LME Aluminium: Factors affecting the price of Aluminum
Risk Factors for Aluminium | 05 min Read
Uploaded on: 13th September 2021
Aluminium- Done & Dusted
I had a scary dream- my favourite soft drink ‘Coco-cola’ was no longer serving. They simply ran out of containers. And they were too good to use plastic anymore. I could see the wise old Oracle of Omaha reading to the shareholders in his thick voice, “The valuations have fallen…”
Perhaps it wasn’t further from reality….
LME Aluminium has reached 10 year high, climbed about 40% this year, up 12% in 3 months.
I am taking the liberty to discuss all the risk factors for aluminium once and for all. It has been in the spotlight for a while now (& will continue to be around), so let’s buckle up :
Aluminium has been in a rough ride. The metal is non-lustrous only in appearance! What we don’t realise is that we might be standing amidst some kind of green-metal revolution.
The Guinea story- The string of coups continue and this time it’s a poor country with rich natural resources- all you need is to incentivize the warlords! 25% of the world’s known bauxite resources are in Guinea.
China is the worlds largest producer of aluminium (producing 60% of global output). 55% of the bauxite imported into China, is from Guinea. Bauxite is the rock from which aluminium is made. Check out this infographic from Bloomberg:
Of course, the supply dynamics looks bad for aluminium and
Of course, China has said that everything is “normal”.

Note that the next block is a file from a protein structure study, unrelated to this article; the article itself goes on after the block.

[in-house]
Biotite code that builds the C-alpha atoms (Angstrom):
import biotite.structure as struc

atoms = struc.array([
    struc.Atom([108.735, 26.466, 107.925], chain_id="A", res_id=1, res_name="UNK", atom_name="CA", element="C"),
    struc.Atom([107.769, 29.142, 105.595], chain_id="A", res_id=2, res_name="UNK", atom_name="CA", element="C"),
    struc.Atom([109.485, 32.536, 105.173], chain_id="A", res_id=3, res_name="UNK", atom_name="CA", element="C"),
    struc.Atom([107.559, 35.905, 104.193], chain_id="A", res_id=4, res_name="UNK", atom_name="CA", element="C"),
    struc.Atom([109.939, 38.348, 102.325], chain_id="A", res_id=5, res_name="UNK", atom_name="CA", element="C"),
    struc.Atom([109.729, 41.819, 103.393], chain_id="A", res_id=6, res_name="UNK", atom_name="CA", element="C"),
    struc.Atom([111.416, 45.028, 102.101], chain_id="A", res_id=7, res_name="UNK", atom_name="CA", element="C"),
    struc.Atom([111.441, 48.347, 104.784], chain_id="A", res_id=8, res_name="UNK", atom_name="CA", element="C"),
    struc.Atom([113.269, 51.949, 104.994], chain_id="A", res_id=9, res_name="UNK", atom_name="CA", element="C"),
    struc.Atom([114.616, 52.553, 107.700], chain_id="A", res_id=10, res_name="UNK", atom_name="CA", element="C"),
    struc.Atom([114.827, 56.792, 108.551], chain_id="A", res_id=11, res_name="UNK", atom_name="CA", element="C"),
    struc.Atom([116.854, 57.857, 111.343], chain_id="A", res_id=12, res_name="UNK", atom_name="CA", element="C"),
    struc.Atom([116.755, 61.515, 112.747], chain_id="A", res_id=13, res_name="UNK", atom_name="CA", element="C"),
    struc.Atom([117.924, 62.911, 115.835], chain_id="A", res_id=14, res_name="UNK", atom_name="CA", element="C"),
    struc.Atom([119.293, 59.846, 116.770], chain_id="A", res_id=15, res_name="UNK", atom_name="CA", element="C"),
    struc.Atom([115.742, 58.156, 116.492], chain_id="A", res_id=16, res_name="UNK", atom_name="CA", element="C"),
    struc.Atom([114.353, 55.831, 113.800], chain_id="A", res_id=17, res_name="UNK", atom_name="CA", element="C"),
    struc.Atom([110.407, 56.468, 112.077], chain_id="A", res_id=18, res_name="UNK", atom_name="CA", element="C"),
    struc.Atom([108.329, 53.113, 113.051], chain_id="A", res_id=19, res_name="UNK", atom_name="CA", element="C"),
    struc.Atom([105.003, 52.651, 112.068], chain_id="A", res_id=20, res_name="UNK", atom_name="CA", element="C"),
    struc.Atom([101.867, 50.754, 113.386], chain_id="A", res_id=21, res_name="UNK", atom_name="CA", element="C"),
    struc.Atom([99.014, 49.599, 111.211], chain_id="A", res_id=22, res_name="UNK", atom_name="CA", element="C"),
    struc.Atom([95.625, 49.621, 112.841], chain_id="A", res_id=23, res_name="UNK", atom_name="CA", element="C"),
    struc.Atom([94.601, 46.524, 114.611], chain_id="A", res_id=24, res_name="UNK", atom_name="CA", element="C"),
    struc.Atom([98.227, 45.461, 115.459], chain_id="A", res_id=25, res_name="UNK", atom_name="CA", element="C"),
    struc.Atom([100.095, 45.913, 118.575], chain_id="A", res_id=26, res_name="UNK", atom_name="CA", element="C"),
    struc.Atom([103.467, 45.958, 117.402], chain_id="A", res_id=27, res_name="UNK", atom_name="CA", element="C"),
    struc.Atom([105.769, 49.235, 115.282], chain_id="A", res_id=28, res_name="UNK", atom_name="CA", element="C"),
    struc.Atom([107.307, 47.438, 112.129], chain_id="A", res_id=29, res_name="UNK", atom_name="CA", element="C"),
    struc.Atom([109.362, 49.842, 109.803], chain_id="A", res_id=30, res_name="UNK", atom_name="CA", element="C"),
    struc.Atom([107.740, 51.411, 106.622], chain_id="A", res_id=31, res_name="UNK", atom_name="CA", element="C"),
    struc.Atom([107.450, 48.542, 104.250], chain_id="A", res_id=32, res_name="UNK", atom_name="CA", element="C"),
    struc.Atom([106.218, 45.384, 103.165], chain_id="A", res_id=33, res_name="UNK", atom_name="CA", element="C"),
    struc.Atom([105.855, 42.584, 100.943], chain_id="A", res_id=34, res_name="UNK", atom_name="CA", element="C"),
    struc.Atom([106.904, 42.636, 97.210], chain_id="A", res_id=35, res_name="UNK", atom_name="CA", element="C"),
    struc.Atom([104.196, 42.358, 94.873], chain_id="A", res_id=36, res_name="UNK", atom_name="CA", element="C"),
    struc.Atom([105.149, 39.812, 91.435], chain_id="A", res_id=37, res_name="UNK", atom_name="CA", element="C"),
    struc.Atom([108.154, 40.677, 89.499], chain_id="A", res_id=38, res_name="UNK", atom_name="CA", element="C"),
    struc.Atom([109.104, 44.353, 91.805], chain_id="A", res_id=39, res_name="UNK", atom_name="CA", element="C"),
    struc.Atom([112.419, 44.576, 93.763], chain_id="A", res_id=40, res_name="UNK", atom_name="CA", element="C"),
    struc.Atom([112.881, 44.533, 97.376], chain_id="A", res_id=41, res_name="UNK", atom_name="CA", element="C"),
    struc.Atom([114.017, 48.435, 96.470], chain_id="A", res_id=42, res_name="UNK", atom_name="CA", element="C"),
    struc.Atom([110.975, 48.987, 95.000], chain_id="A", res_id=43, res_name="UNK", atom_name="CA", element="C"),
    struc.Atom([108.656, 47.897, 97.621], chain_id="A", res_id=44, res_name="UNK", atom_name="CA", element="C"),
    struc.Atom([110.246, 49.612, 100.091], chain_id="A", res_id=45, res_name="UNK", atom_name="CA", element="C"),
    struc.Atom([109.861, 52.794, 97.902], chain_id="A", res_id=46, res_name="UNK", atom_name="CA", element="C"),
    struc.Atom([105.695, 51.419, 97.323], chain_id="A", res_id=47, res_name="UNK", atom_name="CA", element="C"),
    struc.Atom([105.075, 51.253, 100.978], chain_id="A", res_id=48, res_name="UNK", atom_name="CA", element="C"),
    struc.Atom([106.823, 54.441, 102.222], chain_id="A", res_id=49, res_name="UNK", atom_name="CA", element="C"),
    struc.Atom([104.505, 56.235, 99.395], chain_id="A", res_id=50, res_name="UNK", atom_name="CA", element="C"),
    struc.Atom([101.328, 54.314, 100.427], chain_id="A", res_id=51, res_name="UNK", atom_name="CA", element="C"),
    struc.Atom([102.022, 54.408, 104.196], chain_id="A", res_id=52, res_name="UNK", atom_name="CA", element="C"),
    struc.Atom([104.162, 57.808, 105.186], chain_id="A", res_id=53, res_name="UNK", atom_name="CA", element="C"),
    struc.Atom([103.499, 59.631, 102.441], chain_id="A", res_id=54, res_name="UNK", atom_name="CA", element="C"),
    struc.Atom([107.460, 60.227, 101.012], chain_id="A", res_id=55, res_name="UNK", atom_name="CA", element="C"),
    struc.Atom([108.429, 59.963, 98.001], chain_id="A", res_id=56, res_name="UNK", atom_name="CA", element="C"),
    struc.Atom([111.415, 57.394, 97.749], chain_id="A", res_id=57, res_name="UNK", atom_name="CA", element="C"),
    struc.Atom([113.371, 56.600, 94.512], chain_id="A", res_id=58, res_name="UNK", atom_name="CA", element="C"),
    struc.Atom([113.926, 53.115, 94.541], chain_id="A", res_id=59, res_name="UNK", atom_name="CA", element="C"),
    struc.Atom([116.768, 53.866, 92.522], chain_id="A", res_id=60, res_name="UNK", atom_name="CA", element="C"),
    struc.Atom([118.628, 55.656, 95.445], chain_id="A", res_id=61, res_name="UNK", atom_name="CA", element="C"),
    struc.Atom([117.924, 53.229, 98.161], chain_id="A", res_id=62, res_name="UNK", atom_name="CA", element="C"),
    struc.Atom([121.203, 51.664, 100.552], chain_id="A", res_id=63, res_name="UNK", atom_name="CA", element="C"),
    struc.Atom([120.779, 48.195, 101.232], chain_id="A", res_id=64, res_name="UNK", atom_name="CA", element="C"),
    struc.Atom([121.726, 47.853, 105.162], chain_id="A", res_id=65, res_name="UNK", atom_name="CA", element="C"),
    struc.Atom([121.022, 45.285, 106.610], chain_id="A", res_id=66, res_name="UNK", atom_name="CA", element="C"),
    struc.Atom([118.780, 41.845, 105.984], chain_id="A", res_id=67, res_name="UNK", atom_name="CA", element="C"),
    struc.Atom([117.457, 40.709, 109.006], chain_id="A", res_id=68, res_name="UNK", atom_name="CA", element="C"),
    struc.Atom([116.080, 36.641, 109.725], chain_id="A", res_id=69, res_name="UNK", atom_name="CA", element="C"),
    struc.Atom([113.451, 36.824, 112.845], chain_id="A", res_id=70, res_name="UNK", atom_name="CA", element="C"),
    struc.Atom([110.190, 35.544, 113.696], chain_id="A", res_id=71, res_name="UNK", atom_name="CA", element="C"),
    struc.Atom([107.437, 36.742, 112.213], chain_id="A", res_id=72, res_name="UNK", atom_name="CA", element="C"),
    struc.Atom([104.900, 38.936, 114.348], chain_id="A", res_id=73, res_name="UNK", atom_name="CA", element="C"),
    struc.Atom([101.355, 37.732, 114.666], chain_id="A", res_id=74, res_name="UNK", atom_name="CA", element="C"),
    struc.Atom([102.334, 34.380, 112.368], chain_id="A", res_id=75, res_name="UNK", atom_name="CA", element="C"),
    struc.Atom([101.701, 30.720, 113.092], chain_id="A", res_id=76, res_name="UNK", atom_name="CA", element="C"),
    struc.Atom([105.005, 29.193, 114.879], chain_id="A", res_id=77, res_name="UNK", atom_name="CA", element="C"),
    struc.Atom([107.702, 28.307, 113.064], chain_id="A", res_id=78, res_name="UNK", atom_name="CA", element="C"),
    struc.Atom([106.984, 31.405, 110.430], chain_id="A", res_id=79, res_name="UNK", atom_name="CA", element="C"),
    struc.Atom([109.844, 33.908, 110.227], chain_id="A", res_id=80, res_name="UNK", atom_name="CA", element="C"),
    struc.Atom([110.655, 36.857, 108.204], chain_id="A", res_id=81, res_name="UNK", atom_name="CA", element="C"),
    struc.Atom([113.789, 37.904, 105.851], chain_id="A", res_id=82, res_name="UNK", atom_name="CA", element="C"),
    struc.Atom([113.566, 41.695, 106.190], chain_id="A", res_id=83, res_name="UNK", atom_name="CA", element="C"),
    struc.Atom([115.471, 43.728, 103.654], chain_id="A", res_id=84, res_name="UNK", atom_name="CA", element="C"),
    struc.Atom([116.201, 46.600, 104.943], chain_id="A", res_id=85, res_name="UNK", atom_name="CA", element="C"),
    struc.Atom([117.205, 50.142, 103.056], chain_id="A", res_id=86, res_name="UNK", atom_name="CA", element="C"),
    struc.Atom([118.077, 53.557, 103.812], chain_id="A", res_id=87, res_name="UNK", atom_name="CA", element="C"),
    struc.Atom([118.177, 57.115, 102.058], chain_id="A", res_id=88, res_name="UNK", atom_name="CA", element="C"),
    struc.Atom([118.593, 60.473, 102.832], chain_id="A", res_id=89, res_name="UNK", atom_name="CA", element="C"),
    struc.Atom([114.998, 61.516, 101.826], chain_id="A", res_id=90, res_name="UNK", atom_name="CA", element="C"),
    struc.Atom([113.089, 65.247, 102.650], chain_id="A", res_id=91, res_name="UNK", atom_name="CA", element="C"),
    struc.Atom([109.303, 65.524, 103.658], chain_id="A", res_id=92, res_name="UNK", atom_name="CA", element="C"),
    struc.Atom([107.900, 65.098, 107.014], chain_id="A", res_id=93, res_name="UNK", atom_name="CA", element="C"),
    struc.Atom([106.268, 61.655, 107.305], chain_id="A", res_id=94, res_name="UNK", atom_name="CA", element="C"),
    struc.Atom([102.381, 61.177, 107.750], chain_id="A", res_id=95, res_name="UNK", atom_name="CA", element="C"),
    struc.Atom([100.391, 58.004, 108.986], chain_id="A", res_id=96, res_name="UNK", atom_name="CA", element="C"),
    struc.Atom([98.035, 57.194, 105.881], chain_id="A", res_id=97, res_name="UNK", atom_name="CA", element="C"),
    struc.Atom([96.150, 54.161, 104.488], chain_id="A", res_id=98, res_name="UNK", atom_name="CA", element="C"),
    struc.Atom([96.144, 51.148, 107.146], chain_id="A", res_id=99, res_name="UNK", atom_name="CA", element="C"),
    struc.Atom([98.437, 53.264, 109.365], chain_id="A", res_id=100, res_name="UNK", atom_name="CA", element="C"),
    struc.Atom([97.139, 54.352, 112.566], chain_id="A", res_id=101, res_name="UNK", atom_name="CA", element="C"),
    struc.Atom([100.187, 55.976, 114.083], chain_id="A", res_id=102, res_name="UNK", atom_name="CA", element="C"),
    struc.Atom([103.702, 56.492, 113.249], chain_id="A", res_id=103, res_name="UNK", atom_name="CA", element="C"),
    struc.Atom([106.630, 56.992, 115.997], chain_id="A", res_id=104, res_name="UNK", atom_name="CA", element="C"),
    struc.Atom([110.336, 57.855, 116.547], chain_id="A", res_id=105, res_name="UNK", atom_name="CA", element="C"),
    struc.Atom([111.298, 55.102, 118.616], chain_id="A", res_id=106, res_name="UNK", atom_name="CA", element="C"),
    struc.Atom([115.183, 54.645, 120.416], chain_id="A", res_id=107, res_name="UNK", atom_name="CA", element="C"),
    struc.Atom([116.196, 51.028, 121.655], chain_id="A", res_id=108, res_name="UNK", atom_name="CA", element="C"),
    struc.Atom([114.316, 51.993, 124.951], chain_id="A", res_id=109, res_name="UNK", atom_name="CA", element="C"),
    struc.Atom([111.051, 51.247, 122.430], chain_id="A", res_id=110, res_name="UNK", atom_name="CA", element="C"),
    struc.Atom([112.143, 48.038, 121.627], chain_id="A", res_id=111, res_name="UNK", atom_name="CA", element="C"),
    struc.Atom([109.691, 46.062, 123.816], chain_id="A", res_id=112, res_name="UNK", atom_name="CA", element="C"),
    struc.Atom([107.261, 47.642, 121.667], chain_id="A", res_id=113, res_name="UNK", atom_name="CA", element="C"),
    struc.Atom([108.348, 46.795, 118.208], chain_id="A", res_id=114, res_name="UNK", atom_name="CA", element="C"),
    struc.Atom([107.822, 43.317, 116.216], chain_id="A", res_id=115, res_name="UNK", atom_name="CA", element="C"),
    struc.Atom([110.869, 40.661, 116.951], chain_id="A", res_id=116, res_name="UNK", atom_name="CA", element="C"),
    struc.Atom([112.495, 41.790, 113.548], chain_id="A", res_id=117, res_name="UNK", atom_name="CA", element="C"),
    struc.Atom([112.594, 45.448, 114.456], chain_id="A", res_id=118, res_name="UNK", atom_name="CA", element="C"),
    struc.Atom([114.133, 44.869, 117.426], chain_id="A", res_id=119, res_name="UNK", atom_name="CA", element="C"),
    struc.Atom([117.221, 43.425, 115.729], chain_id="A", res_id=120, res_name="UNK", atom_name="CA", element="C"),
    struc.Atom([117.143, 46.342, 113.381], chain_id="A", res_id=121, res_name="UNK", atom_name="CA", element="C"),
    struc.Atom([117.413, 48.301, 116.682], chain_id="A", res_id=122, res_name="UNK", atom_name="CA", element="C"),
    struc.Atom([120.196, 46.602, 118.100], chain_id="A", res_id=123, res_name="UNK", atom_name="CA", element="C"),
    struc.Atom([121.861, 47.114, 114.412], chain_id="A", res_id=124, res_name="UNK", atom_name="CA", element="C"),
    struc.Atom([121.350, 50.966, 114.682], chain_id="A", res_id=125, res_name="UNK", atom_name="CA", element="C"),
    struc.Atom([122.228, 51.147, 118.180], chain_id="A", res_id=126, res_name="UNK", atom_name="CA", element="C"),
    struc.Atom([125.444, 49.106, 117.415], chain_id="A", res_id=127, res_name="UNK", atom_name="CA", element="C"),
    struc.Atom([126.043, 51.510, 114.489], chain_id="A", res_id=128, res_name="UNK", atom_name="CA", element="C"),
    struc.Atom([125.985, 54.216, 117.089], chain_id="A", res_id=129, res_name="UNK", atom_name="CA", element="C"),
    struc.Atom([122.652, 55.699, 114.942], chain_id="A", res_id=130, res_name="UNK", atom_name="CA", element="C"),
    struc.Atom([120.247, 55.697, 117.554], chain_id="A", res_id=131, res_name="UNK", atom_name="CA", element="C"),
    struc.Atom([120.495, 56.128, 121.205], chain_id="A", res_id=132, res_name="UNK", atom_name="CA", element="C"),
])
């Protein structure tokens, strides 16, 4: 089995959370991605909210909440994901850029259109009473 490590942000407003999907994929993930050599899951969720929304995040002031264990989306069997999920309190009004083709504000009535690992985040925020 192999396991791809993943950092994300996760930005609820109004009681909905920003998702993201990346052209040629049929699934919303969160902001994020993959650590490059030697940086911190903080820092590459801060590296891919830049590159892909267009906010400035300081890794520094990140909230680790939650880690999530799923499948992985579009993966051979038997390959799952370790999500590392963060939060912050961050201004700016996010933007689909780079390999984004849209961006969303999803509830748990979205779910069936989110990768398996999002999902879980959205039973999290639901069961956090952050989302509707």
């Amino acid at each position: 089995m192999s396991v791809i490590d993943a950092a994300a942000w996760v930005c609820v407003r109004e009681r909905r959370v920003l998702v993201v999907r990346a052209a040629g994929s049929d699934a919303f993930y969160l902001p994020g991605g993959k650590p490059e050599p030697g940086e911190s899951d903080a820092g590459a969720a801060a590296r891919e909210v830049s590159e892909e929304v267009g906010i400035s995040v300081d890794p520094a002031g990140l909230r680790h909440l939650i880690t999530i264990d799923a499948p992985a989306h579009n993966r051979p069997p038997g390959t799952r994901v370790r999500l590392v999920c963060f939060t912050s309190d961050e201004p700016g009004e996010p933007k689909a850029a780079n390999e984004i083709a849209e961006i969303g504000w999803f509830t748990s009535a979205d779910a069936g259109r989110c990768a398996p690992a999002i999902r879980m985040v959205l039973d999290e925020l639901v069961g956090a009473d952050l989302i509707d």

(Aluminum Corp. of China, the biggest producer and which has a bauxite project in Guinea, says it has “ample” inventories.)
(A large portion of Guinea’s production is exported. A disruption in Guinea, hence, is a threat for other major aluminium producing countries)
The Power Story: Aluminium is not produced in blast furnaces, it is mainly produced by electrolysis. Electrolysis uses electricity. While this may look like a seemingly green process, it doesn’t make much sense if this electricity is produced by burning fossil fuels. And this is precisely what happens. Coal (mainly Thermal coal) is used to produce electricity. In fact, both primary (from bauxite) & secondary (from scrap) sources of production of aluminium use coal (thus greenhouse emission) in some way or another. This makes aluminium one of the most power-intensive metals. And China is going hard on energy curbs. In fact, local governments have undertaken strict measures to curb electricity usage.
As Reuters reported on Sept 2, 2021:
“More than 2 million tonnes of China’s annual aluminium capacity – 6% of the total – have been shut down this year and that number could rise, said research house Antaike.”
This is the primary factor burdening global supply.
We will add to this the Coal Story. As discussed above, coal is an important source of power generation for aluminium. And there have been shortages of coal at several power plants in India. (due to sudden increase in demand), so much so that Business Standard reported: